We say bye to our new friends, wave to the bus driver and hop in a nearby taxi whom we ask to take us to the city center."Koliko.." I begin to utter. Shit. How many times did emails get sent back and forth amoungst the fulbrighters saying something along the lines of... "it's probably best to use english...don't use your serbian/crotian/bosnian." Surprisngly it had become a habit. The things i know how to say well have fluidly, and unbeknowst to me, replaced my english. Asking how much a taxi ride would cost is definantly one of those phrases. I doubled back, this time in english. "Where are you from?" The driver asks. I say I am American. He responds, "Oh, i thought maybe you were Serbian, you know, because of the koliko." If it wasn't so dark he probably would have seen me change colors. "Oh, I'm living in Croatia right now." Thats when I get lucky. Kosovars don't necessarily love Croatia like they do America, but they're alright with Croatia and Croatians. Croatia, afterall, does recgonize them as a state. "Ohhh" We make a little small chat, I throw in a sorry and he says "Oh no, don't worry about it." And I get the sense he wouldn't of been offended even if I was serbian. We hop out of the taxi to start the brief trek to Sarajanes, a street that looks like rubble, where you wouldn't want to wear heels or anything that may get stuck in the mud.
Thanksgiving proceeded as all good thanksgivings should. A lot of amazing food cooked by even more amazing people. The ingenious juggling of many guests, few pots and pans, and the necessaity of two ovens, luckily only a block apart. There were people snuggled on couches reading, a walk around town to spy on the local market, the mosques, the monuments from the Yugoslav era, the Bill Clinton statue, a space-age looking library, and a hallowed out, never-finished Serbian orthodox church began by Milosevic some time in the 1990s. Pie, games, hugs. Sve je ok!
On saturday, the day of our feast, we decided to go out for breakfast and some sightseeing. Sightseeing was preempted by a delicious canadian breakfast joint. Whats so remarkable about that? Going out to breakfast is unheard of here. Sure, you can get a pastry and of course go out for morning coffee, but for those of you from KC there is no succotosh to dream about, eggtc, the corner, or even a first-watch to tempt a sleepy head to pull themselves out of bed (and for those of you from STL- no goody goody or MokeBees or especially no vegan shangri-la). But the hoard of internationals brought heaps of international food with them, including the sought after Bagel. Even though we lapped up all the international delights we weren't ignorant of the fact that Kosovars had some delicious treats of their own to offer up. On friday evening, before American food fest we went to a traditional Kosovar resturant. My favorite, surprisingly enough was lamb bathing in a creme made from spiced yogurt all baked till a golden brown crust formed on the top of a warm clay pot.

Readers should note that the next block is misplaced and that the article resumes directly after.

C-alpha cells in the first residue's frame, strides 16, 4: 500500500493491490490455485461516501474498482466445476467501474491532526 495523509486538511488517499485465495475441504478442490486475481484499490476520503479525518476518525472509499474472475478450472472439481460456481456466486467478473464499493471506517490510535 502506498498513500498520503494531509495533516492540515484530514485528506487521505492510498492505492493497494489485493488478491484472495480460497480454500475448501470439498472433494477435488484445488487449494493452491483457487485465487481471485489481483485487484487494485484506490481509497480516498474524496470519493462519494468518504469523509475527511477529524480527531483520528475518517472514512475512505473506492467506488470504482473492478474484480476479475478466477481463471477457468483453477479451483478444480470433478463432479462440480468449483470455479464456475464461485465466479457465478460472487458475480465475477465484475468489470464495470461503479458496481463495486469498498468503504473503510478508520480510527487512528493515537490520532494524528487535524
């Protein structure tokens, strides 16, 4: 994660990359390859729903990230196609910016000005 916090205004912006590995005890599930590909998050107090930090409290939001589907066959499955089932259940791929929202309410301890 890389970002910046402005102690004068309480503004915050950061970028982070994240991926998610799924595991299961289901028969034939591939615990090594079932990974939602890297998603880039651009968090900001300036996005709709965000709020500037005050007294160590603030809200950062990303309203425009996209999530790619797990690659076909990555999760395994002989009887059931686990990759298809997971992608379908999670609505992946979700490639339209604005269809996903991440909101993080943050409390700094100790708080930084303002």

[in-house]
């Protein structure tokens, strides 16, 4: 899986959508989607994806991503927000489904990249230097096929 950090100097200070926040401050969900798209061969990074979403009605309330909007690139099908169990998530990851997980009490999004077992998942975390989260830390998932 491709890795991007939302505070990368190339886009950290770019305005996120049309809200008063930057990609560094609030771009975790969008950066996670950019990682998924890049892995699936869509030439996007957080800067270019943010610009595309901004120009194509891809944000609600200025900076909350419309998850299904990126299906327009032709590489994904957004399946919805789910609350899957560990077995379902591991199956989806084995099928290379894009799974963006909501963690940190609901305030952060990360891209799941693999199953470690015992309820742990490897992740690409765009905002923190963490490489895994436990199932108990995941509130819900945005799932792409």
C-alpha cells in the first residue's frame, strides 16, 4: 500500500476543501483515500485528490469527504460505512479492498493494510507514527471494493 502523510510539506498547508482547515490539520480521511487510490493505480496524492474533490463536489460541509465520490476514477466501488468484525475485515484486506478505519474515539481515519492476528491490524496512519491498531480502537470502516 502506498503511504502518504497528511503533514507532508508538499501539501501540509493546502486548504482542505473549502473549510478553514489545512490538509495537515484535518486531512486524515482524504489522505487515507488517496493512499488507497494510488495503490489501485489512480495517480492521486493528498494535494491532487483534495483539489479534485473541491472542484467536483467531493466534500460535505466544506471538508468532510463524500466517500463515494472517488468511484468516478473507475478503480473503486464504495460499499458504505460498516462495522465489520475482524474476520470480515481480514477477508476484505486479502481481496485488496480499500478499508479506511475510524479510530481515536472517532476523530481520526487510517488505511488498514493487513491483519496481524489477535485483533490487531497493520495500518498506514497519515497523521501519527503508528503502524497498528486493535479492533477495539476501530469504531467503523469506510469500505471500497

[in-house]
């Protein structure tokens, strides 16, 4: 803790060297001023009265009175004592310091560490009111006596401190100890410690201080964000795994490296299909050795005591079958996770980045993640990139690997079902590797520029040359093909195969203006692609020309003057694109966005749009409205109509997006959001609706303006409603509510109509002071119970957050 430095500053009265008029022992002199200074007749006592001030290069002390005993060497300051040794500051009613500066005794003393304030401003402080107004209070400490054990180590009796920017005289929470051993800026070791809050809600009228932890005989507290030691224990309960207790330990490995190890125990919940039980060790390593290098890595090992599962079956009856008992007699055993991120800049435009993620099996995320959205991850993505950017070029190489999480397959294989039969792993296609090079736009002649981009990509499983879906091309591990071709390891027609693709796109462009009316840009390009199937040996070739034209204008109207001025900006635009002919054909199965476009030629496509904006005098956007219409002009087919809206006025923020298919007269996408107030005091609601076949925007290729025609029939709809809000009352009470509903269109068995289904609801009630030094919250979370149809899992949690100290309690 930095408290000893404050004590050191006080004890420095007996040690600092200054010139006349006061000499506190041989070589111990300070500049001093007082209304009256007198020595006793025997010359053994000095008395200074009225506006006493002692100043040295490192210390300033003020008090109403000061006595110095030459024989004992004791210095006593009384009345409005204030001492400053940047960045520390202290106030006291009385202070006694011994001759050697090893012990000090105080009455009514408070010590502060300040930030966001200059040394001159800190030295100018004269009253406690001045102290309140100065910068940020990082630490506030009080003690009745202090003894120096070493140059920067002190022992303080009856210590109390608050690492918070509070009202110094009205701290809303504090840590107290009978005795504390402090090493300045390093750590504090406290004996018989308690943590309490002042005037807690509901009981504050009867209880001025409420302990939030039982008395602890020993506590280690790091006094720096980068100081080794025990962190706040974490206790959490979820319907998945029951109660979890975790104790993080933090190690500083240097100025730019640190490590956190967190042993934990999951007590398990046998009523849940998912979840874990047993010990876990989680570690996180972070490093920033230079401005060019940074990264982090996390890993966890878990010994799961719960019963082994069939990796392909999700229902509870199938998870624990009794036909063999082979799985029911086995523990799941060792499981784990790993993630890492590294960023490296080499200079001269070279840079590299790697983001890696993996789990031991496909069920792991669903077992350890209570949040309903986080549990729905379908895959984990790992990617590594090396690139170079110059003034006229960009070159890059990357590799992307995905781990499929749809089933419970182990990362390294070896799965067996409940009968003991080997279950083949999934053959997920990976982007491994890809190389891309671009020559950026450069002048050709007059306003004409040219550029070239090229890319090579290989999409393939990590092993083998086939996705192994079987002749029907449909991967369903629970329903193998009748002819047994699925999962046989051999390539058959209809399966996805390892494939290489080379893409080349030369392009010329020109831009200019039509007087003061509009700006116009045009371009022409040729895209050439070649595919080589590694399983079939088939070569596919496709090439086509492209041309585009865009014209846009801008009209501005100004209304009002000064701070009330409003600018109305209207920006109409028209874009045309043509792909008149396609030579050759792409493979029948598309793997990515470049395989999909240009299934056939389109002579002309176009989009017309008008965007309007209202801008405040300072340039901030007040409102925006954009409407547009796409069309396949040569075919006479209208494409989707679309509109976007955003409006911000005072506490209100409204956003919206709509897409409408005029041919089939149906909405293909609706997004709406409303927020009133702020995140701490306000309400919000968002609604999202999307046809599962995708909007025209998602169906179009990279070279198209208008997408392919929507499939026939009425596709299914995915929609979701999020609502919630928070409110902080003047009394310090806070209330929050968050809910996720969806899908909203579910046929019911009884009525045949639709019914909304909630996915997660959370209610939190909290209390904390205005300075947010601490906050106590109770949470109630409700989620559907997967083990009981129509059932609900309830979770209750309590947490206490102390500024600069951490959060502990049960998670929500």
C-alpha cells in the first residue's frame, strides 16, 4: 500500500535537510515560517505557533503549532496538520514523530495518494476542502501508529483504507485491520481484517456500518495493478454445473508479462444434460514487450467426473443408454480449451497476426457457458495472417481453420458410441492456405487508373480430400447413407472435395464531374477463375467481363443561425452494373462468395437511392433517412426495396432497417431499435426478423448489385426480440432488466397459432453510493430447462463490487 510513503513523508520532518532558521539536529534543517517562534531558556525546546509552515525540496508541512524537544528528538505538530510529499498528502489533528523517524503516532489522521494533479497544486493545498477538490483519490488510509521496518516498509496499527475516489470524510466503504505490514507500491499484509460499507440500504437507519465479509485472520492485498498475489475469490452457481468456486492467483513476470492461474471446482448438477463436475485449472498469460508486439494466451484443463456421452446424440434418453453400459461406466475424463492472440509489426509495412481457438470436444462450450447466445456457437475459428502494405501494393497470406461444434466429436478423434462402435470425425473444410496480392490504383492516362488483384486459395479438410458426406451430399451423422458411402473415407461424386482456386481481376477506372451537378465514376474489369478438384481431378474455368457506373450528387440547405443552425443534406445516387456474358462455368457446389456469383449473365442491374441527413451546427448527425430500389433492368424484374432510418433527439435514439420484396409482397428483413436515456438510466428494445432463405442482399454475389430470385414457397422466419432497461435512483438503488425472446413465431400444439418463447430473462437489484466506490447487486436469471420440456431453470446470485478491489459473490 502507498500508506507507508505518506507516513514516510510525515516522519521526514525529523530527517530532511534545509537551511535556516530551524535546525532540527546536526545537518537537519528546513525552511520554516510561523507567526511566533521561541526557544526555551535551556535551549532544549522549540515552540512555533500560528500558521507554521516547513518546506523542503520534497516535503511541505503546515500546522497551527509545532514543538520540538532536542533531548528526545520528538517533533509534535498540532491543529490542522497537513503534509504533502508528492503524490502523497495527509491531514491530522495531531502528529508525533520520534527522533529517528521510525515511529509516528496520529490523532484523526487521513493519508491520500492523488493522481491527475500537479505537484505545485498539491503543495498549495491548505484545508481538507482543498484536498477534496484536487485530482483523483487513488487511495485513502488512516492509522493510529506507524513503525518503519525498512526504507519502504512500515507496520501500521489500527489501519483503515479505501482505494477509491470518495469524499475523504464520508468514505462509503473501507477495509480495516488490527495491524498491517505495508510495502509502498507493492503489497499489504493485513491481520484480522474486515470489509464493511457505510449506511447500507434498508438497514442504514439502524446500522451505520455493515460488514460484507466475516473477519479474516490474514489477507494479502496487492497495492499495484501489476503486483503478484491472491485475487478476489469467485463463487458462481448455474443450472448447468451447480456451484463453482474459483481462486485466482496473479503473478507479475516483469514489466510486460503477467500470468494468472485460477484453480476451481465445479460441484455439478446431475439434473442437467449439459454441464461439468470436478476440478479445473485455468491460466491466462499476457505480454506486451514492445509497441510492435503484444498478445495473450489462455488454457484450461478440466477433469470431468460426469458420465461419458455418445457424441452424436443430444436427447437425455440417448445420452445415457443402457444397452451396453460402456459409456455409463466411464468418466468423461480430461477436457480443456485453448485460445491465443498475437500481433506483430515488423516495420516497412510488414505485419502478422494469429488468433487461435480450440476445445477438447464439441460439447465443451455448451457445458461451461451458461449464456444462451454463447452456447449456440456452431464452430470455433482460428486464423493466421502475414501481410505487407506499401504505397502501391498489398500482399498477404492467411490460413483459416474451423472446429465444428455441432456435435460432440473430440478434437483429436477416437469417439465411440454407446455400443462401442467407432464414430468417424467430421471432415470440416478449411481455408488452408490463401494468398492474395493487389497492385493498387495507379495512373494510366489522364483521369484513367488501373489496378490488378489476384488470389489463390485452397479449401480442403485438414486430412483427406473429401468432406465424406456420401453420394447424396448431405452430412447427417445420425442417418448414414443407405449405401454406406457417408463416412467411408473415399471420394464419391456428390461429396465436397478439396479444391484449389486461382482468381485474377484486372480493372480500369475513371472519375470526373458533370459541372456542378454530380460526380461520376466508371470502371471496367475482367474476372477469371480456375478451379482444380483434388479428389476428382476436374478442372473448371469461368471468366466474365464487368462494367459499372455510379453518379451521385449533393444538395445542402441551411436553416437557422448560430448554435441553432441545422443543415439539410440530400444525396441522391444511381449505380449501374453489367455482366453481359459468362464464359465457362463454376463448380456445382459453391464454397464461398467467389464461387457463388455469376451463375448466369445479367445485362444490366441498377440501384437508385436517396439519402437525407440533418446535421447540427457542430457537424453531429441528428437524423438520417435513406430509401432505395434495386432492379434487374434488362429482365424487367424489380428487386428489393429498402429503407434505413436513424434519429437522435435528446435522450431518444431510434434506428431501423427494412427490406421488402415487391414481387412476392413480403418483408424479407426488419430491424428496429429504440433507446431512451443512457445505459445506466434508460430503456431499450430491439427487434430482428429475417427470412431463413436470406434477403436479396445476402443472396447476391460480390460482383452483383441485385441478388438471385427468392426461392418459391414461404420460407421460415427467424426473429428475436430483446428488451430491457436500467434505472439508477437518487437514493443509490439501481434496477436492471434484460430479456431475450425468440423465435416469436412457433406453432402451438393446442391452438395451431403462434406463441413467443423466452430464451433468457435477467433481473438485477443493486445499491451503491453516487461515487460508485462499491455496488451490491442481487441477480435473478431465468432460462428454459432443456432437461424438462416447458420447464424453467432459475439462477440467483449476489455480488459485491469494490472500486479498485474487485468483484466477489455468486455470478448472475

(ps sorry this jumping around-chronology is not my strong suit)
On saturday, after food, and welcomes, and meeting lots of new people- including people from Kosova, Iceland, Norway, Italy, Neatherland, Czech Republic, a round of what we were thankful for and of course PIE, came an interesting game of charades-turns out charades is kind of a tricky game to play multi-culturally, which is funny because you dont NEED to know the same languge... "What do you mean you haven't heard of the movie Fantasia!?" "Purple?" Before punches were thrown we ended the game with more laughs then let downs...
Its getting a bit late and I have some croatian to study. So. I will have to write more later, but I'll leave you with the perfect thanksgiving picture:
THANKS for reading and being lovely as usual.
According to wikipedia:
"As of 18 November 2010, 72 out of 192 (38%) United Nations member states have formally recognised the Republic of Kosovo as an independent state. Notably, 22 out of 27 (81%) member states of the European Union and 24 out of 28 (86%) member states of NATO have recognised Kosovo."